It’s not a crime to fight for what is yours

By Malek Arol Dhieu
Label me an instigator and the law labels you a violator of freedom of speech. Call me a frustrated citizen, and the law charges you of failure to provide services. Send security personnel to look for me and the law acquits me freely while God sends His security personnel to look for you. Ignore me and I increase my volume!  Assassinate me and God assassinates you! So, forget about harming me and listen to me carefully!

Dear President and Vice Presidents, I know it’s a political tactic to leave the citizens unfed so that they wrestle with hunger rather than wrestling with you over the leadership, but one tragedy awaits you ahead; by the time you tragically step down, you will be located wherever you hide to appear before the law. Frankly, your exile life will be so disturbing.

As the citizens’ situation deteriorates, yours improves since the little they survive on still flows into your fat accounts. No other strong people like South Sudanese, one full month starving and nobody throws a stone at your luxury V8s. It would advantage the researchers if they study what nourishes the lives of South Sudanese when they sleep with rattling stomachs 24/7. August has gone with so many innocent souls, and the merciless hunger still counts.

Prices go uphill together with the dollar rate but neither the Juba City Council nor the presidency roars at the helpless black market for regulation or else shut down. So wicked is the black market! The market which has no direction, signpost, or bus station. The market whose owners are highly mobile, dishonest, insincere and devilish.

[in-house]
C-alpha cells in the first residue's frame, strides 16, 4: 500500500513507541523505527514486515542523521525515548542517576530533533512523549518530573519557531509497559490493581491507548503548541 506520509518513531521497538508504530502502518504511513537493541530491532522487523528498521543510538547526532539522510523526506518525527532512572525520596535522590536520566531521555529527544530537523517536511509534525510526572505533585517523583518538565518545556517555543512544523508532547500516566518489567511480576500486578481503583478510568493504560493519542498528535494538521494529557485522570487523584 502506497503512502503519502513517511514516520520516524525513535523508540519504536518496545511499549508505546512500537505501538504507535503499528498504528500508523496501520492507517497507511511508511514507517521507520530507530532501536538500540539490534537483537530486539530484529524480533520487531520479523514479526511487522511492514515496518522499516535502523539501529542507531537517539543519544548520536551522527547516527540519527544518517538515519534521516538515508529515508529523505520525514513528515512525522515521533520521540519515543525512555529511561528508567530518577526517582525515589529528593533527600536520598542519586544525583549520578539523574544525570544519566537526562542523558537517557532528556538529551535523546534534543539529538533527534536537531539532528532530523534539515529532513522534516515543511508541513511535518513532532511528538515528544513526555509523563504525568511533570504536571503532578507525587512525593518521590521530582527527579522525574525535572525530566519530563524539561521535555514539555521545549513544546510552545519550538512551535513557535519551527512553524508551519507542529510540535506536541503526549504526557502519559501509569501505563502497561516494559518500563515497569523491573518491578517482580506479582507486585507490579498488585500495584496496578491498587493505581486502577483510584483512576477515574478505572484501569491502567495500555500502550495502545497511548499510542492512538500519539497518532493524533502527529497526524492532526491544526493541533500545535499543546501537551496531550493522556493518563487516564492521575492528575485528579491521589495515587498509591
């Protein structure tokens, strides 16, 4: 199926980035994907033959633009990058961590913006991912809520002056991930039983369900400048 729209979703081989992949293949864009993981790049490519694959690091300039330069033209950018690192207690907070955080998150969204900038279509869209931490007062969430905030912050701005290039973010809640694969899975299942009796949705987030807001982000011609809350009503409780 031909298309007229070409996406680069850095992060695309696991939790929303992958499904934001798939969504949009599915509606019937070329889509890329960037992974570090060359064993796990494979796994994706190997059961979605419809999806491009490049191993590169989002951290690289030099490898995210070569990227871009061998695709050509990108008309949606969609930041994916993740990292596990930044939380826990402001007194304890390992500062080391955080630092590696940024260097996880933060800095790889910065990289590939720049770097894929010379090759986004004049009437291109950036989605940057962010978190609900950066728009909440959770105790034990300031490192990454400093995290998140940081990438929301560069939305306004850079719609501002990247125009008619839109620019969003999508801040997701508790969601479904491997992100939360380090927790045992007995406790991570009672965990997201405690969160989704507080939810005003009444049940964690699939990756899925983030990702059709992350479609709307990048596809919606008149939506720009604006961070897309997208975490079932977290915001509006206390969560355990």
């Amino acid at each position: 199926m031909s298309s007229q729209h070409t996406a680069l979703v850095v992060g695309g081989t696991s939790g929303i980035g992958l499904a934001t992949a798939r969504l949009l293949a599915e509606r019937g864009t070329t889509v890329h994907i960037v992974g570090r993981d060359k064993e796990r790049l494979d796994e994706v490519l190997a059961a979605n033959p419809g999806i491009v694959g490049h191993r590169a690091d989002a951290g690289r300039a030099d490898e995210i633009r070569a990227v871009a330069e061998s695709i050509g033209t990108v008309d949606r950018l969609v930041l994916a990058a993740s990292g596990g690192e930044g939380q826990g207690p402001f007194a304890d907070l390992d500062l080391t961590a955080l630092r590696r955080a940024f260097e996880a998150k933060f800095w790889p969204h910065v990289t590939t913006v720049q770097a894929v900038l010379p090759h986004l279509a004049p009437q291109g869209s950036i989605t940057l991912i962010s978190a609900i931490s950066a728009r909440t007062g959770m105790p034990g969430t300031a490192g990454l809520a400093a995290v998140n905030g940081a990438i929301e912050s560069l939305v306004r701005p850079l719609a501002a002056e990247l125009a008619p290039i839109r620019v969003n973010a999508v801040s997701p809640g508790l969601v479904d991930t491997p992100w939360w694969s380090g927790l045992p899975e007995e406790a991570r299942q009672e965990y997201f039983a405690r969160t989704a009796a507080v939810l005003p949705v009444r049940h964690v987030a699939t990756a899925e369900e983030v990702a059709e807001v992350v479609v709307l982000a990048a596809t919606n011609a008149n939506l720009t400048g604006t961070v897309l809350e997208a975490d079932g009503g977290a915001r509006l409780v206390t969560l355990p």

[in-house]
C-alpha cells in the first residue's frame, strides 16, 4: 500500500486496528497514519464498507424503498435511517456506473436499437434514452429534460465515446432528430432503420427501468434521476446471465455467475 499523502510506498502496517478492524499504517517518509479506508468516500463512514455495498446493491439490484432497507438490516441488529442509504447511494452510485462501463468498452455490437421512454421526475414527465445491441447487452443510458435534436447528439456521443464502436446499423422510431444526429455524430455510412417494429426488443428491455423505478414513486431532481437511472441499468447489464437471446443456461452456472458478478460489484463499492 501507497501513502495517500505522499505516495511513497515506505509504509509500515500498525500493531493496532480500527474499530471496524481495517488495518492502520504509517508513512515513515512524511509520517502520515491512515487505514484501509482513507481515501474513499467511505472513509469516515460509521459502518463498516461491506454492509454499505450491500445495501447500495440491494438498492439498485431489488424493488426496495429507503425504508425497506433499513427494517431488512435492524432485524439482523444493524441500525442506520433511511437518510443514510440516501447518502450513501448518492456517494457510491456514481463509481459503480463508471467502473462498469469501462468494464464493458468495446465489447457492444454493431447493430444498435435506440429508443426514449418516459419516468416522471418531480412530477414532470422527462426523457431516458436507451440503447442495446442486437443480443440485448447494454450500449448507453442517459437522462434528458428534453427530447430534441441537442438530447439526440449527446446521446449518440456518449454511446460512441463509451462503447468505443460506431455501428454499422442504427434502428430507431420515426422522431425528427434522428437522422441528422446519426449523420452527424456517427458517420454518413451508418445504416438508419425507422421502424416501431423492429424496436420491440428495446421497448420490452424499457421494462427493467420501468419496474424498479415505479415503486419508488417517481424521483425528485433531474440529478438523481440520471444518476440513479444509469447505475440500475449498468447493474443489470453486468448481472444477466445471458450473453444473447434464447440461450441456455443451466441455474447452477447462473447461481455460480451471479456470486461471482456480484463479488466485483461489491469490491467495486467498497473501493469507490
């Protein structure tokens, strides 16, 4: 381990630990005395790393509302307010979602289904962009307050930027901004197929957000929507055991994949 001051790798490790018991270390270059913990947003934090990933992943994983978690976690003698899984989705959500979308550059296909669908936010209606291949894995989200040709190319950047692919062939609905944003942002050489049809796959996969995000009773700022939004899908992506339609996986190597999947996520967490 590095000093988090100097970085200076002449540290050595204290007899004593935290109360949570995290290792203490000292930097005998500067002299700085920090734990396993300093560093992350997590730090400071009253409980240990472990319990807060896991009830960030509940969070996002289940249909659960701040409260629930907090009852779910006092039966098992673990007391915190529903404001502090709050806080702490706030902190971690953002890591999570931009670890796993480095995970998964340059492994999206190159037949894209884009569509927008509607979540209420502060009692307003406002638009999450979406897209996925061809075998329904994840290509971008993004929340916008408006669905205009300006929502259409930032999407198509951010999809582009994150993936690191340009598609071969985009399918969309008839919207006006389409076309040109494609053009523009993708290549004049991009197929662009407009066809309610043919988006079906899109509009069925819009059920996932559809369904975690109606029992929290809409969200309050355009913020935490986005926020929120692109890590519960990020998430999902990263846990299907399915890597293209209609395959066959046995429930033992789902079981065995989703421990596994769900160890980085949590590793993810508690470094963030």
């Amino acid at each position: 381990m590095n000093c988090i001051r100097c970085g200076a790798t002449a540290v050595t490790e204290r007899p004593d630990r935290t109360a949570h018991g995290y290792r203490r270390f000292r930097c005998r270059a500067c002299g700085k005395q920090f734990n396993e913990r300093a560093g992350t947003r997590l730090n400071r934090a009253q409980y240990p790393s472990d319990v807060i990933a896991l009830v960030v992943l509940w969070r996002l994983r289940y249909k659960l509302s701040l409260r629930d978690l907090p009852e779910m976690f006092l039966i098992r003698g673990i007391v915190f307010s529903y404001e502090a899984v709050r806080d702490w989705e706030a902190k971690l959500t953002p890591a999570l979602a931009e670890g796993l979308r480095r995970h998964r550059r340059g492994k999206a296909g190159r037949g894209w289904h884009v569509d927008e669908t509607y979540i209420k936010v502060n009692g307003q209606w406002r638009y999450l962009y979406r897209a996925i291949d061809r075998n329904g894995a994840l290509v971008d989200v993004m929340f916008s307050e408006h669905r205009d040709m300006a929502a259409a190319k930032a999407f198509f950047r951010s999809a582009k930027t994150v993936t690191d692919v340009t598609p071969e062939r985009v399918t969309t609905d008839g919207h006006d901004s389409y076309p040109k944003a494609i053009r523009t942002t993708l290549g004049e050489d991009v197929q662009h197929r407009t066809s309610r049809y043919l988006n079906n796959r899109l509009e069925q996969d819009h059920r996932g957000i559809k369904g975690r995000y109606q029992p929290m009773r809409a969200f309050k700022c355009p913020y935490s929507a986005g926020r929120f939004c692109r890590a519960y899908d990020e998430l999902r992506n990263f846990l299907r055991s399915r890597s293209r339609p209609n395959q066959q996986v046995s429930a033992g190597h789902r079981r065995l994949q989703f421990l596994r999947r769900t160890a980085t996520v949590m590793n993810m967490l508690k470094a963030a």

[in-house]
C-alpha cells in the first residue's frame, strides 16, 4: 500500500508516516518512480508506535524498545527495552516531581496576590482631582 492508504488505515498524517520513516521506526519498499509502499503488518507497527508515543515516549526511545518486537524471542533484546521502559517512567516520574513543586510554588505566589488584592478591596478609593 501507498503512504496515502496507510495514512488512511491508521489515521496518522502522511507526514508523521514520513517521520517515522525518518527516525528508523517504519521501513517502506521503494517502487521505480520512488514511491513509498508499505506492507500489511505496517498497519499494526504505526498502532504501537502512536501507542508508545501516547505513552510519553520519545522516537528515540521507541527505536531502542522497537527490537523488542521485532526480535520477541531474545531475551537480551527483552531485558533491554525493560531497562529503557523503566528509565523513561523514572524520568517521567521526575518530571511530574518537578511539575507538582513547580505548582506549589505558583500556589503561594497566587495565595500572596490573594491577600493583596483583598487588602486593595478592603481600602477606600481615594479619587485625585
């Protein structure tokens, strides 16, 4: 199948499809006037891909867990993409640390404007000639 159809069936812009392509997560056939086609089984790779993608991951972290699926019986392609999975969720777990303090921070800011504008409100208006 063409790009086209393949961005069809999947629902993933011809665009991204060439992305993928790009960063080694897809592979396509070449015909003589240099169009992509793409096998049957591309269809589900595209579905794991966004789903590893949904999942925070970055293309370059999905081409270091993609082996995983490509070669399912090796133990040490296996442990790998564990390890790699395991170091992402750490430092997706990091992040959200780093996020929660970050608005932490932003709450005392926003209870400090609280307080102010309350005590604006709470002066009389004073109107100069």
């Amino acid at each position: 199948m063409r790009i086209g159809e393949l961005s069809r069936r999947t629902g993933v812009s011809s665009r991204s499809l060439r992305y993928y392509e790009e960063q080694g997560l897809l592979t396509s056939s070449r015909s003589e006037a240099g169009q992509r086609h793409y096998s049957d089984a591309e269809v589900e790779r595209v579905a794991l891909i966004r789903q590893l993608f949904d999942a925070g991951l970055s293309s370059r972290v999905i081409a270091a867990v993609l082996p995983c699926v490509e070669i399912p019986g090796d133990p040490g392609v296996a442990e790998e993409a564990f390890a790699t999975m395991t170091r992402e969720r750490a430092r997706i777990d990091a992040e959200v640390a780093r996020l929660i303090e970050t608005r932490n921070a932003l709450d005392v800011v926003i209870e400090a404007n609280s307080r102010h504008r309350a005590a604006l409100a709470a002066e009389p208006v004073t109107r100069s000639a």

I wish I were a successor of prophet Ngundeng to charm the operators of black market to sink to hell with this bad business of theirs. The black market could easily be controlled, but because it’s the only market populated by the relatives and in-laws of the government officials, it operates under no regulations.

Unless in hell, there is no country on earth where a commodity attains a different price on daily basis. Widows never afford sandwiches for their children, insane and street children never get leftovers in the rubbish pits to feed on, and owners of small-scale businesses never save just a hundred South Sudanese pounds and the merciless Juba City Council charges them legally and illegally.

My dear president, what percentage does survival occupy here? Probably, 30%, meaning, 70% is starving to death. One evidence that has accentuated your political negligence is your muteness at the time you are expected to address the nation.

Your counterpart H.E. Yoweri Kaguta Museveni addresses Uganda if Banyakole cows graze off the crops of Ugandan farmers, leave alone rising of commodities’ prices. Your former boss H.E. Omer Bashir used to go shopping alone and when he found one commodity having a different price it didn’t have yesterday, he immediately rushed to address the nation and made sure that particular shop owner was taught a lesson.

Your young counterparts H.E. Abiy Ahmed and H.E. Uhuru Kenyatta aren’t exceptional either, they maintain their economies in an affordable capacity. What are you here, I mean who are you here?

2025 is not far away from now, what did your campaign team members tell you they got at the grassroots? If they told you people at the grassroots are happy, then they are insincere. Come on my president, the people at the grassroots are as hungry as wolves, I mean as hungry as people on the grass tops.

What would you say you did to South Sudanese if they die of hunger the same year you campaign for presidency? They should have died of hunger in the past years, but not this particular year where you are expected to provide sauce and the citizens look for the bread. I’m frank dear SPLM Chairman, before hunger kills me, I must use this little energy to let the world know I and my fellow South Sudanese are starving to death.  

The author is a medical student, University of Juba. He can be reached at or +211922332811. 

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